Ajamoda (Apium graveolens) Herb Ayurvedic Overview

ajmoda ( apium graveolens)

Ajamoda (Apium graveolens) is also known as celery, and it consists of dried, aromatic fruits of Apium graveolens (Pers.) F. V. M. ex Benth. (Fam. Umbelliferae). Ajamoda (Apium graveolens) is an annual herb cultivated in Andhra Pradesh, Gujarat, Madhya Pradesh, and Karnataka. It is mainly collected by thrashing plants on a mat and dried in the shade or in drying sheds. Ajamoda is well known for the management of digestive, urinary, cardiovascular, and respiratory disorders. It also helps in managing high blood pressure, indigestion, inflammation, bacterial and microbial infections. Ajamoda (Apium graveolens) ) is best known for managing gastrointestinal problems such as indigestion, bloating, flatulence, low appetite, abdominal cramps, and regularize bowel functions.

The seeds of Ajamoda (Apium graveolens) can be used externally also. The poultice is made using the seeds of Ajamoda in warm water to relieve gouty arthritis, rheumatoid, osteoarthritis, and non-specific arthritis. It is also beneficial to managing the conditions like bronchitis, cough, and asthma.

Scientific Classification of Ajamoda (Apium graveolens):

  • Kingdom: Plantae – Plants
  • Subkingdom: Tracheobionta – Vascular plants
  • Superdivision: Spermatophyta – Seed plants
  • Division: Magnoliophyta – Flowering plants
  • Class: Magnoliopsida – Dicotyledons
  • Subclass: Rosidae
  • Order: Apiales
  • Family: Apiaceae / Umbelliferae – Carrot family
  • Genus: Apium L. – celery
  • Species: Apium graveolens L. – wild celery
  • Part(s) used for medicinal purpose: Leaves, Root, Seeds
  • Plant type: herb
  • Distribution: Central and southern states of India
  • Habitat: Ditches, by rivers, and in other damp locations, especially near the sea in salt marshes
  • Group: Dicot

Ajamoda (Apium graveolens) Synonyms:

  • Sanskrit: Dipyaka, Ayamoda, Ajmoja
  • Assamese: Bonjamani, Bonajain, Yamani, Ajowan
  • Bengali: Randhuni, Banyamani
  • Gujrati: Bodi Ajamo, Ajamo
  • Hindi: Ajmuda, Ajmod
  • Kannada: Oma, Ajavana, Omakki
  • Kashmiri: Fakhazur, Banjuan
  • Malayalam: Ayamodakum, Oman
  • Marathi: Ajmoda, Oova
  • Oriya: Banajuani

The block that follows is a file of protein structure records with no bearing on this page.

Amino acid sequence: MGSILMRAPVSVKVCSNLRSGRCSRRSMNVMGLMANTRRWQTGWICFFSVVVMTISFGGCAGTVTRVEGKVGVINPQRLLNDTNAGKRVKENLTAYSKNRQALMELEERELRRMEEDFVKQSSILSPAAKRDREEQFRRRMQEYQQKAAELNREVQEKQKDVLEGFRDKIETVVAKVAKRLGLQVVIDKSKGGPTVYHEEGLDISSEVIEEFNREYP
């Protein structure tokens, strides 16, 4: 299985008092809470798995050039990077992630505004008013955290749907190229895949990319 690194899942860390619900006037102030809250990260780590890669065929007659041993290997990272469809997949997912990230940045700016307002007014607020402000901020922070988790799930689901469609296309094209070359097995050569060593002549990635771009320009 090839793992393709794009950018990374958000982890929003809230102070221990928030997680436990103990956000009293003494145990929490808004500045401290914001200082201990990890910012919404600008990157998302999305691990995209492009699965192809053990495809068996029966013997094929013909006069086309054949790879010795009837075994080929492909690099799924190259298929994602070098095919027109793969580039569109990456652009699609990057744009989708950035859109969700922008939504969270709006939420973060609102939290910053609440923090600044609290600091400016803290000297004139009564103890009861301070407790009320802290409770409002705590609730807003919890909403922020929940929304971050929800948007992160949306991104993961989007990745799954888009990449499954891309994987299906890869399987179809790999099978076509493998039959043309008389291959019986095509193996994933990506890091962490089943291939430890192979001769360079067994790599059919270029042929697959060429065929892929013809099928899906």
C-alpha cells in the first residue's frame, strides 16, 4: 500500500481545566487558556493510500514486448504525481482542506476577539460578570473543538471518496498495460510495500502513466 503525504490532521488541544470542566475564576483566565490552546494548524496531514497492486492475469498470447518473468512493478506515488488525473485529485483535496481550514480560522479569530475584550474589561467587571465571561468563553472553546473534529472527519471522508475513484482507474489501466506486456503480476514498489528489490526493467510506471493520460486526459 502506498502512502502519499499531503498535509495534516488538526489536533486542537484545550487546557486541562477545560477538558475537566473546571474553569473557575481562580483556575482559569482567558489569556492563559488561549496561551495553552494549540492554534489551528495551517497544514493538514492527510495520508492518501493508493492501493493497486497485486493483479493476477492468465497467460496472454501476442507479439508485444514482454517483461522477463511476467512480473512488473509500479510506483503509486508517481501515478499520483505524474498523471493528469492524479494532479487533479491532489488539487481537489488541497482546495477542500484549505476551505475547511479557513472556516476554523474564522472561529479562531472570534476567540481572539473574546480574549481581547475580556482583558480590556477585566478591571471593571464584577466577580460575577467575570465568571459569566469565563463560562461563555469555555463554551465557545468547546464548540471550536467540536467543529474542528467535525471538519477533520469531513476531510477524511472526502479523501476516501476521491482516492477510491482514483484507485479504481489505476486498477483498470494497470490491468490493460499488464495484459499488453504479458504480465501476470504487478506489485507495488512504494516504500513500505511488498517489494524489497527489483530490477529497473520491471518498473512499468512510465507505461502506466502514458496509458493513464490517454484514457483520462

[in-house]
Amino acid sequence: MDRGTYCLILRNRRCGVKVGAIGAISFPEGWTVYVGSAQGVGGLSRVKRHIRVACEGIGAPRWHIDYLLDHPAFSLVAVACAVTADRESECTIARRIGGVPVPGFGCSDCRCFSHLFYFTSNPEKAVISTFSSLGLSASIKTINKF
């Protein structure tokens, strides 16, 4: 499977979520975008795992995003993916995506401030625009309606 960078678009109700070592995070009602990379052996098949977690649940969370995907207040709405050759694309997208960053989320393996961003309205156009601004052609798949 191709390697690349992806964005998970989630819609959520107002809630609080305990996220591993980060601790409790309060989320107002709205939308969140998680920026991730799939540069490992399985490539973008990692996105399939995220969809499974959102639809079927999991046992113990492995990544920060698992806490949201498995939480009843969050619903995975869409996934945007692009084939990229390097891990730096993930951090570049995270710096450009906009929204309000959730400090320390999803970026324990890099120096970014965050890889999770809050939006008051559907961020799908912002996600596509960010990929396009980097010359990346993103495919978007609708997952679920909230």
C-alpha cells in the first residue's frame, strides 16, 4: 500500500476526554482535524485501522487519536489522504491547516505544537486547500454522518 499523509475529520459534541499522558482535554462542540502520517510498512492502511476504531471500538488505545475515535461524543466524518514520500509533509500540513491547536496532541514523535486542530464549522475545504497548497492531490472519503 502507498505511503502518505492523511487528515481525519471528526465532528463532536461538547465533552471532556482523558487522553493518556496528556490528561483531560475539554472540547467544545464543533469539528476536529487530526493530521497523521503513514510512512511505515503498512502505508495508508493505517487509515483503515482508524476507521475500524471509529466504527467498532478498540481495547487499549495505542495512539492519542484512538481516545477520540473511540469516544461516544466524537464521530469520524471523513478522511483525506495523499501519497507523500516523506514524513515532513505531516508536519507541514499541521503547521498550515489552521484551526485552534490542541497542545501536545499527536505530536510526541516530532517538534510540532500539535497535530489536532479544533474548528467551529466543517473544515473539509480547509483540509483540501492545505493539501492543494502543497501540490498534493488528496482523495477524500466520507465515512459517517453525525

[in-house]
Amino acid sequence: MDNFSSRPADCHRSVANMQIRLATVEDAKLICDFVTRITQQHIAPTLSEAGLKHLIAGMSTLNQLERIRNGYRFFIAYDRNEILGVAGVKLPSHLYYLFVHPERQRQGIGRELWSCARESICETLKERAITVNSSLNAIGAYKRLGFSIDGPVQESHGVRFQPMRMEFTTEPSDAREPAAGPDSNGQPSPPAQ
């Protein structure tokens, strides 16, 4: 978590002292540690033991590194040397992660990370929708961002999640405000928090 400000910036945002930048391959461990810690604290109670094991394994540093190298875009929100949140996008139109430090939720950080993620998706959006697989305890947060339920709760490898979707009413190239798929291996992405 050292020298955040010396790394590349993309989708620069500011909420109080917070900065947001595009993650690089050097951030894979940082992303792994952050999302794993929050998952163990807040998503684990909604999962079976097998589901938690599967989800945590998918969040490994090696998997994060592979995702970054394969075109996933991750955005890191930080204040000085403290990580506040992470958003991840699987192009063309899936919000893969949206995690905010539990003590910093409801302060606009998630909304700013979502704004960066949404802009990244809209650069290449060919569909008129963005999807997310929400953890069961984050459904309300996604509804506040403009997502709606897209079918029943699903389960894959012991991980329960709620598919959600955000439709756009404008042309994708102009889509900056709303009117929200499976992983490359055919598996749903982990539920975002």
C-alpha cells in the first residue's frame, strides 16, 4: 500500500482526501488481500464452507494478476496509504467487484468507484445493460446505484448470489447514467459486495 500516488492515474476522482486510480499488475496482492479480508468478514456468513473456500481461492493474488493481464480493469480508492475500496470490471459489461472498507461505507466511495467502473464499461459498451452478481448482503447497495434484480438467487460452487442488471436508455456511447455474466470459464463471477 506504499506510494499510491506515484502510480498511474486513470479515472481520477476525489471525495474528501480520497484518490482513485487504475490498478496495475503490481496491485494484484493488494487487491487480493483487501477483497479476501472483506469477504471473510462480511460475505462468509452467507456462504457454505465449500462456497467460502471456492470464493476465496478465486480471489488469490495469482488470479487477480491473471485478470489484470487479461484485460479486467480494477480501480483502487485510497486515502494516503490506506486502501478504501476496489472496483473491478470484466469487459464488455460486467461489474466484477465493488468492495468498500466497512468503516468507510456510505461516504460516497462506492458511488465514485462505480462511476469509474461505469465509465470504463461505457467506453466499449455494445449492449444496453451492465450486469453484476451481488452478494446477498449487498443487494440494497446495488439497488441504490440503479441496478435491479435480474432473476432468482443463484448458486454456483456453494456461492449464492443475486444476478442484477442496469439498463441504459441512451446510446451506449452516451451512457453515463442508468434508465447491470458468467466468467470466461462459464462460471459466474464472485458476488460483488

• Punjabi: Valjawain, Ajmod
  • Tamil: Omam
  • Telugu: Naranji vamu
  • Urdu: Ajmod

ajmoda (apium graveolens)Ajamoda (Apium graveolens) Description:

a) Macroscopic: The drug is consisting of small and oval fruit. It is yellowish-brown in color. Ajamoda (Apium graveolens) mainly occurs as entire cremocarps with pedicel attached or detached and bifid stylopod. Sometimes the curved free ends occur as separate mericarps; cremocarps glabrous, ovoid to conical, having 1.2 – 2.8 mm wide, and 1.5 – 3.0 mm long and is yellow to yellowish-green color. The separated mericarps are more or less curved and broadly oval. The dorsal surface has convex with five equally distinct and longitudinal primary ridge showing darker and light-colored longitudinal bands. The former representing the position of vittae and vascular bundles. Its odor is aromatic; the taste is slightly bitter, giving a three-sensation of warmth to the tongue.

b) Microscopic: The transverse section of Ajamoda (Apium graveolens) fruit shows mericarps; four vittae are present on the dorsal surface, out of which two on the commissural surface and four primary ridges on the dorsal surface. Also, it contains 3-5 secondary oil canals present under each primary ridge and in between each ridges carpophore present on the commissural surface.

Identity, Purity, and Strength of Ajamoda (Apium graveolens):

  • Foreign matter                                                     Not more than 5 percent,                     Appendix                  2.2.2.
  • Total Ash                                                              Not more than 14 percent,                   Appendix                  2.2.3.
  • Acid-insoluble ash                                               Not more than 4 percent,                     Appendix                  2.2.4.
  • Alcohol-soluble extractive                                    Not less than 14 percent,                    Appendix                  2.2.6.
  • Water-soluble extractive                                      Not less than 3 percent,                      Appendix                  2.2.7.
  • Volatile oil                                                            Not less than 2 percent v/w,                Appendix                  2.2.10.

Chemical Constituents of Ajamoda (Apium graveolens):

It is composed of Essential oil and fixed oil. Other than this, the main minerals in the seeds are phosphorus, calcium and iron, while its major vitamins are riboflavin, niacin, carotene, thiamine.

Ayurvedic Properties and Action of Ajamoda (Apium graveolens):

  • Rasa: Katu, Tikta
  • Guna: Laghu, Ruksha
  • Virya: Ushna
  • Vipaka: Katu
  • Karma: Deepan, Ruchikrit, Shulghan, Vidahi, Kaphavatajit, Krimijit, Mutral, Aam nashak, Anuloman,

Ayurvedic Formulation made by Ajamoda (Apium graveolens):

The important formulations of Ajamoda (Apium graveolens) are Ajmoda Arka, Ajmodadi Churna, Mahayograj Guggal, Kankayan Vati, Vettumaran Gutika

Therapeutic Uses of Ajamoda (Apium graveolens): 

Aruchi, Hikka, Gulma, Aadhman, Shoola, Krimiroga, Chardi, Shwas

Dose of Ajamoda (Apium graveolens):

1-3 gm of the drug in powder form.

Reference:

Ayurvedic Pharmacopeia of India.

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